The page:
Resources to help hospitals adapt to changing volunteer landscape

More than 13.3 million Canadians volunteer more than 2.1 billion hours annually, according to the Canada Survey of Giving, Volunteering and Participating. This group accounts for 47 per cent of the population aged 15 or older, each person volunteering an average of 156 hours per year.

Of this incredible percentage, Statistics Canada highlights that 6 per cent volunteer for organizations supporting health issues. This makes healthcare one of the top five types of organizations Canadians volunteer to support – two per cent of which were hospitals specifically.

Volunteers play a vital role in the operations and functions of hospitals. From assisting with administrative tasks or recreational programs, offering friendly visits or outings with patients or providing support to families in waiting rooms, volunteer contributions are extensive.  Valuing Volunteers: An Economic Evaluation of the Net Benefits of Hospital Volunteers highlights that aside from providing staff with extra support in nonmedical services, volunteers help hospitals maintain a personal touch, reducing anxiety and feelings of vulnerability and contributing to the comfort and happiness of patients, families and visitors.

As hospitals are dealing with a number of changing realities, including aging populations, higher costs and efforts to digitize healthcare, the support of hospital volunteers is even more critical. However, alongside changes in the health care field, a number of transitions have occurred in the volunteer landscape in Canada. In order for the support services of volunteers to be best leveraged, hospitals should explore the changing landscape and its implications on volunteer engagement.

Shifting demographics have implications for volunteer recruitment at hospitals.  Statistics Canada reveals the highest volunteer rate (58 per cent) is among youth aged 15-24.  Young Canadians are shaping the volunteer landscape and the health care field.  However, while they have the highest volunteer rate, they contribute fewer hours per year than those aged 35 plus.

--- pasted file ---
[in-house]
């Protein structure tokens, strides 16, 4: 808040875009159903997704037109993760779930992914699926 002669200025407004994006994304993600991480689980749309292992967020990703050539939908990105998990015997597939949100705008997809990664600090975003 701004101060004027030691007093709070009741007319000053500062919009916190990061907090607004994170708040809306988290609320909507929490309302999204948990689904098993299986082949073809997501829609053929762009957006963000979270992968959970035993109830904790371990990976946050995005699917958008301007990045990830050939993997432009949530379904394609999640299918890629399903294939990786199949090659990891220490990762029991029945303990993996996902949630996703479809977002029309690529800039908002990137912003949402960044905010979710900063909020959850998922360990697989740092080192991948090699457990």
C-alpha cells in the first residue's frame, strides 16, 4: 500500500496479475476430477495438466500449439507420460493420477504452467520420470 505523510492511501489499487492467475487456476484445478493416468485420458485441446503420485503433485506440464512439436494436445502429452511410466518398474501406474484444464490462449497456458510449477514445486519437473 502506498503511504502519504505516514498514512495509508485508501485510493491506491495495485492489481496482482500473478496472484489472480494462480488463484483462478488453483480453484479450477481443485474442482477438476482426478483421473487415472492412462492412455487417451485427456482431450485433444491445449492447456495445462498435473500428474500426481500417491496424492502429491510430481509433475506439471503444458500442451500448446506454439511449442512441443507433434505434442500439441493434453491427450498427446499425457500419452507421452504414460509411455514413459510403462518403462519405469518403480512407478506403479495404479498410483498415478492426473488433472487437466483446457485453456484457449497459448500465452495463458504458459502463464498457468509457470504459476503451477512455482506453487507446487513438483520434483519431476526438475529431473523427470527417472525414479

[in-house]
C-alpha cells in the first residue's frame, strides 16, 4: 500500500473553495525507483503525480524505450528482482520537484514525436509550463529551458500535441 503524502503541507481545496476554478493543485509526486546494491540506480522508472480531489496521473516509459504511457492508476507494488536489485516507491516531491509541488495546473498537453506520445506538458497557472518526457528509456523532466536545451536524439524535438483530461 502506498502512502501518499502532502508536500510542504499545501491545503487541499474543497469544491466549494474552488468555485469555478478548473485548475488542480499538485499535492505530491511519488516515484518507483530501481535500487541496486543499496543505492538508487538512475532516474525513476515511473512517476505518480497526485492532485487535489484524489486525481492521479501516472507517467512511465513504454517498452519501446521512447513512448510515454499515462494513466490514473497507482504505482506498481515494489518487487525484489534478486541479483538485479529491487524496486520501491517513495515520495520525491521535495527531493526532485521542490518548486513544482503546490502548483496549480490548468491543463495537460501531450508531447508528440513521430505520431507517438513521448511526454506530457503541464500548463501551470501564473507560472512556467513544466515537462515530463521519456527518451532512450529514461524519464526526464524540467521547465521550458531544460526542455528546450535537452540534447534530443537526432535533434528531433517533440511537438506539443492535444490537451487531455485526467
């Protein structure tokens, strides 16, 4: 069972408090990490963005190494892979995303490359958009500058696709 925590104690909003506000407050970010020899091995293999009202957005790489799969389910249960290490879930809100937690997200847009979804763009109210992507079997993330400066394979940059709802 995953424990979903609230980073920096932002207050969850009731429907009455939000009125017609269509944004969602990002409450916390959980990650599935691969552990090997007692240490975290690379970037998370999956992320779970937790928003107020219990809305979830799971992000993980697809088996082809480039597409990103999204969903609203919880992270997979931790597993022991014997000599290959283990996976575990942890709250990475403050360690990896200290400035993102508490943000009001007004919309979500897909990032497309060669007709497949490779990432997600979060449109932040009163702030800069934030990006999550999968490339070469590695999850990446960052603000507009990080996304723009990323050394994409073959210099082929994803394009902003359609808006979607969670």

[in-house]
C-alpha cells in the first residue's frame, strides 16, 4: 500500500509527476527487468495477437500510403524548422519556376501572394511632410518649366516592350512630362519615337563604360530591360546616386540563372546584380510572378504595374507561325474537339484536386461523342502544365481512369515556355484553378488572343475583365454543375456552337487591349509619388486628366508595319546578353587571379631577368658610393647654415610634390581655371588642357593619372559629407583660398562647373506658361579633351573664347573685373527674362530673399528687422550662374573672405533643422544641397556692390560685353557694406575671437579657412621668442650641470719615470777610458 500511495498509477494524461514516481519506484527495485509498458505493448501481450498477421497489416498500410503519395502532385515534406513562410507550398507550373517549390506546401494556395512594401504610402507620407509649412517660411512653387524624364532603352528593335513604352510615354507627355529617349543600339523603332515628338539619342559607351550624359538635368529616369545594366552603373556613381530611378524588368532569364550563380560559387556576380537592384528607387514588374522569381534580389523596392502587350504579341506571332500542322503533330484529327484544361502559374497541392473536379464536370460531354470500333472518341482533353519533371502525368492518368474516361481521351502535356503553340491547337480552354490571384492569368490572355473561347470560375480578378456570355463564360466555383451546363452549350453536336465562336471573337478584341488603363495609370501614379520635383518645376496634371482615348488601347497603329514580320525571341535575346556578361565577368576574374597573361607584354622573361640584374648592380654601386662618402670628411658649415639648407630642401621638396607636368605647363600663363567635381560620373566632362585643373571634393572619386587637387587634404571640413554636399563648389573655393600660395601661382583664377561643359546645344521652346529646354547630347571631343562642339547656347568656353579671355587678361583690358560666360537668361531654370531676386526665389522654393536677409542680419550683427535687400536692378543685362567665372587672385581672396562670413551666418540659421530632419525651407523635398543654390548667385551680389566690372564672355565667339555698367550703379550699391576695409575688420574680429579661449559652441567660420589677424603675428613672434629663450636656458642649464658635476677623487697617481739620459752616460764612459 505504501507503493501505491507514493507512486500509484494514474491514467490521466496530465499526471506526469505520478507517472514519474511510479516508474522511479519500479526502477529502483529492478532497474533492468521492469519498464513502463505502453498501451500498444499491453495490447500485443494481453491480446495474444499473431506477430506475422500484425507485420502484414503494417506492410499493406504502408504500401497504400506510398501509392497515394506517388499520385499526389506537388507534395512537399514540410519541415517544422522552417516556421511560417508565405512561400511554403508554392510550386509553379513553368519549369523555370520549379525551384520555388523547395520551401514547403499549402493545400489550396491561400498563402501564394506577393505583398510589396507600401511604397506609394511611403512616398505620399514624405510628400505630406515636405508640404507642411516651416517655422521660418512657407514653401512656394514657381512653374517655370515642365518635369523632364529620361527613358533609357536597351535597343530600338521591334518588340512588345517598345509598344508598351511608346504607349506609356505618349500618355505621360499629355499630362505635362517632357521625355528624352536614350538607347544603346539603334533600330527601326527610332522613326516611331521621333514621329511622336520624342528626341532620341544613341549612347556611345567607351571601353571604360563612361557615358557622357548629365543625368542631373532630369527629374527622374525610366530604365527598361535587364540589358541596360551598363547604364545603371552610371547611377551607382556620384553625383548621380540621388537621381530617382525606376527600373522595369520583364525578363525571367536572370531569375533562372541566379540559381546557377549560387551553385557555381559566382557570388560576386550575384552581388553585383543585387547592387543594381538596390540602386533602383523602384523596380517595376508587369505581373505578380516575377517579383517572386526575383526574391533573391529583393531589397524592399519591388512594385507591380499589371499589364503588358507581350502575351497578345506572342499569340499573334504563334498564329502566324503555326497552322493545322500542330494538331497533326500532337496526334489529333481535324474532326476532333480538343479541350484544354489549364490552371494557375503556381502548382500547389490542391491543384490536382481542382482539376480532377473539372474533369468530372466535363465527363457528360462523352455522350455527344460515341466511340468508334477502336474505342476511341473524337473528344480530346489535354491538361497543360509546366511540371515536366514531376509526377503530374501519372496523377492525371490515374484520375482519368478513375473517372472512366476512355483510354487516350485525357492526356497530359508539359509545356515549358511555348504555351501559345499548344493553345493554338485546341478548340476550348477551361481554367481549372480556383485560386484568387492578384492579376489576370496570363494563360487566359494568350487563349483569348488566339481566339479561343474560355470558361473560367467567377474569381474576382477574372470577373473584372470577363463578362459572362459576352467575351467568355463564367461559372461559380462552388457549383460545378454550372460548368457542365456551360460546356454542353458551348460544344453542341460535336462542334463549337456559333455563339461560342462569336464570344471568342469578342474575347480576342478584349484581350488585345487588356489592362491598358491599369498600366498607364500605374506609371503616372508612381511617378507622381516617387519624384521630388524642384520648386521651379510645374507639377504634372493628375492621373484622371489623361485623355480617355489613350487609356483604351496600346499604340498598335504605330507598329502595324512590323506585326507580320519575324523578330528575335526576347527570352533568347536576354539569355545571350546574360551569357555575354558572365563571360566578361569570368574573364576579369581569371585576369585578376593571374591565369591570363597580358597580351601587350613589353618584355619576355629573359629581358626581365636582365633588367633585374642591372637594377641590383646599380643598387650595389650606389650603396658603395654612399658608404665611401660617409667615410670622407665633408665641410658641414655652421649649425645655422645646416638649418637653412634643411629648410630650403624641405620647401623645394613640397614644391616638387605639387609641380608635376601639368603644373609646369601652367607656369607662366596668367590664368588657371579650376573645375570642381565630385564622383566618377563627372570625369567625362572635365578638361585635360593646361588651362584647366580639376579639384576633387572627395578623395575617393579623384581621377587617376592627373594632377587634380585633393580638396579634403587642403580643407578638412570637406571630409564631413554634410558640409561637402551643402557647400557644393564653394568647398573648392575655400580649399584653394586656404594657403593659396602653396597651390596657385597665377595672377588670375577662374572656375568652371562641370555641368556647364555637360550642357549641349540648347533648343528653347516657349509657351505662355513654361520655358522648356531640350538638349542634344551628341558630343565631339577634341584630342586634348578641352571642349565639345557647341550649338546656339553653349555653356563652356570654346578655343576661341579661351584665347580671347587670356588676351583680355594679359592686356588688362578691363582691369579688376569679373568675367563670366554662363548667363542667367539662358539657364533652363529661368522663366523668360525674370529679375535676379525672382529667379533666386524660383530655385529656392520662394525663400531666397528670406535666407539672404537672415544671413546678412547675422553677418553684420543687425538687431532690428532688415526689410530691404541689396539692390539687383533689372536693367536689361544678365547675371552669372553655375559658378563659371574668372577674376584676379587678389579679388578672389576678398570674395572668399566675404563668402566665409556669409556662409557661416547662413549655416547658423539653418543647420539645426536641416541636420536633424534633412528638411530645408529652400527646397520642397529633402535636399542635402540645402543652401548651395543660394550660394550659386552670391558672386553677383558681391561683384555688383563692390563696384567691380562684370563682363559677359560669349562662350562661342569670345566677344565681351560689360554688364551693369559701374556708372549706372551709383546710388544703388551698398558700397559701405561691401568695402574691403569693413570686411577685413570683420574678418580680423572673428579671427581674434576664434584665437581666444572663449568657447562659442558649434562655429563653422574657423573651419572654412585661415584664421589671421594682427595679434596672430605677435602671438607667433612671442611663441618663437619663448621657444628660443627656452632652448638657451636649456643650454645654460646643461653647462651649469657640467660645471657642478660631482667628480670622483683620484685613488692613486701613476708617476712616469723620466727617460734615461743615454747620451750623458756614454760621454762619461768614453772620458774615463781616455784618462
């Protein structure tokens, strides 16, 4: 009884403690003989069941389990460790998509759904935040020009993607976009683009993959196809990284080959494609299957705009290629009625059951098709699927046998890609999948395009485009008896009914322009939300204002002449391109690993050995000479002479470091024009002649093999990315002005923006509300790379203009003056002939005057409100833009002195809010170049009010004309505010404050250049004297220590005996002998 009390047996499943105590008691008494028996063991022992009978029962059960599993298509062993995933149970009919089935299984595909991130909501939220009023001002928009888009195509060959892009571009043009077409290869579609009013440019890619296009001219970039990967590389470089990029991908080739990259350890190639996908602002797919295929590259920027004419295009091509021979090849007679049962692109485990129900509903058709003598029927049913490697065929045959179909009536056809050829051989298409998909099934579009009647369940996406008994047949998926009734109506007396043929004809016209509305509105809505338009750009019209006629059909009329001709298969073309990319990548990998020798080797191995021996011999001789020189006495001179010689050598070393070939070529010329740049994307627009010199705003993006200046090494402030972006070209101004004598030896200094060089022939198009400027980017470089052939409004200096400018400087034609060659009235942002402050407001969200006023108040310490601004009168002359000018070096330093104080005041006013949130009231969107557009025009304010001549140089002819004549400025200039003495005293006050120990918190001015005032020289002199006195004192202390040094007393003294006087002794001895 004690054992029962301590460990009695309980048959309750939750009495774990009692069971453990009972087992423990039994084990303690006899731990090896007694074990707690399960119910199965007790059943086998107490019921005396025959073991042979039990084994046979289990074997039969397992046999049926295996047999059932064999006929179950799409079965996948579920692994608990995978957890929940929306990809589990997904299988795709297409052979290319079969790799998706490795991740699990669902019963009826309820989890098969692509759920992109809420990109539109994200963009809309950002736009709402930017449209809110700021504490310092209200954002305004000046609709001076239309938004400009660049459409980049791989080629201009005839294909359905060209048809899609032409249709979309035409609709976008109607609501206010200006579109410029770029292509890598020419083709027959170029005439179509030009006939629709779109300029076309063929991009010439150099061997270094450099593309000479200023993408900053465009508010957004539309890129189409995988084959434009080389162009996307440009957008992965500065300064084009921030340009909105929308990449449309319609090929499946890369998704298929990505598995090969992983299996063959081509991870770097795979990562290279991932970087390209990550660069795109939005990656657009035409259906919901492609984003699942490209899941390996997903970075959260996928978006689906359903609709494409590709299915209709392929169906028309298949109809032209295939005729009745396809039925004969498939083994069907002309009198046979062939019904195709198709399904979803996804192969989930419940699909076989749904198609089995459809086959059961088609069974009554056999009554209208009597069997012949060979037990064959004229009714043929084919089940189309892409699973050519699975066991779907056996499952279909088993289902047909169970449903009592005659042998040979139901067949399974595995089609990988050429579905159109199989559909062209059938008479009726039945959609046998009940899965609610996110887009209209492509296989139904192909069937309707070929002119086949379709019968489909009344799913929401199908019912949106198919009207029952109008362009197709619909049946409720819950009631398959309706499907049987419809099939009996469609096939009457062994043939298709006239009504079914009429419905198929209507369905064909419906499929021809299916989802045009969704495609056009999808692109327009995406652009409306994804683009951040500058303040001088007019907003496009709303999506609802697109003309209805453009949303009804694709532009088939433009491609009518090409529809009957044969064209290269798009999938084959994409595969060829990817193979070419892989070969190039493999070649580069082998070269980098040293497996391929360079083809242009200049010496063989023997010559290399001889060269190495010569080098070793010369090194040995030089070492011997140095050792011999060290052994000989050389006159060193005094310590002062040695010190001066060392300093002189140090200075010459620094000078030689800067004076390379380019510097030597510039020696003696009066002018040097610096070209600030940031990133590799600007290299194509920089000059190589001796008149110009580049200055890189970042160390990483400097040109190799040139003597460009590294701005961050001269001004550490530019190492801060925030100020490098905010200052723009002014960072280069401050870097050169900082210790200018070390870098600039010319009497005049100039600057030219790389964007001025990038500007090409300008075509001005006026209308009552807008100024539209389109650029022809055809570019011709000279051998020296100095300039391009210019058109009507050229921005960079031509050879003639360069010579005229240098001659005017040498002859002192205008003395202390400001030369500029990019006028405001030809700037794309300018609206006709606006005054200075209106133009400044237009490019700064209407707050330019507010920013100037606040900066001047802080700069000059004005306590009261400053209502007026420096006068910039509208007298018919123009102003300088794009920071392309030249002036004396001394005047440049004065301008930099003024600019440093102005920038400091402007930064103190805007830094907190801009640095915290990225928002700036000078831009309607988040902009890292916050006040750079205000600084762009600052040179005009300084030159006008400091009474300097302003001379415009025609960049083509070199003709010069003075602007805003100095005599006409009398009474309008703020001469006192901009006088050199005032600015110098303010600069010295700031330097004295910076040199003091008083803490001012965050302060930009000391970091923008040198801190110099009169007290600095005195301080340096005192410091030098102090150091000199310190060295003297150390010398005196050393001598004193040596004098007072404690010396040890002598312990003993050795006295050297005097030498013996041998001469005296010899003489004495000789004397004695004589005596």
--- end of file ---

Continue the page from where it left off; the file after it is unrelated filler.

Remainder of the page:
The pan-Canadian research, Bridging the Gap: Enriching the Volunteer Experience to Build a Better Future for our Communities has highlighted a shift amongst volunteers towards a preference for short-term volunteering, over long-term commitment with organizations.  This may pose some challenges for roles that benefit from long-term relationship building such as palliative care or rehabilitation. In recruiting volunteers, hospitals will want to consider ways they can design short-term roles.  Hospitals can also look to resources on Volunteer Canada’s website on youth engagement in order to adapt to a younger volunteer base.

Approximately one in five Canadians is now born outside of Canada.  According to Statistics Canada, immigration now accounts for close to 70 per cent of population growth.  Hospitals have the opportunity to tap into the rich skills and cultural competencies of newcomers. Volunteer engagement strategies should include policies and practices regarding diversity and inclusion. Resources such as Building Blocks for Engaging Newcomer Volunteers have been designed to offer key insight around creating welcoming organizations.

Many of today’s volunteers are well educated and are citing a desire to apply professional or technological skills in their roles. When recruiting, conducting follow-ups or evaluations, volunteer managers should take time to learn about volunteers’ motivations and desires to apply skills. Hospital volunteer retention levels will benefit if volunteers goals and objectives are being met through skills-based volunteering.

In order to adapt to the changing volunteer landscape, organizations in the healthcare field and hospitals across Canada have been adopting the Canadian Code for Volunteer Involvement. Revised in 2012, the Code has been designed to reflect today’s volunteer realities and meet the needs of organizations of all sizes. It provides a framework for discussion and decision-making within organizations and promotes meaningful volunteer involvement that meets the needs of both the organization and its volunteers. To accompany the Code, the online Code Audit will become available to Volunteer Canada members this fall, and will help organizations assess and analyze the way they are currently involving volunteers.

There have been excellent examples of volunteer engagement across the sector. To recognize volunteers during the 2013 National Volunteer Week, the Montréal Children’s Hospital dedicated their employee newsletter to their volunteers and created a Thank You website. Organizations are acknowledging the vast benefits of developing strong volunteer programs, with effective recruitment, screening, training, supervision and recognition. By adapting to the changing volunteer landscape, hospitals will have the opportunity to be champions in supporting a culture and structure that values the vital role and significant impact of volunteer involvement.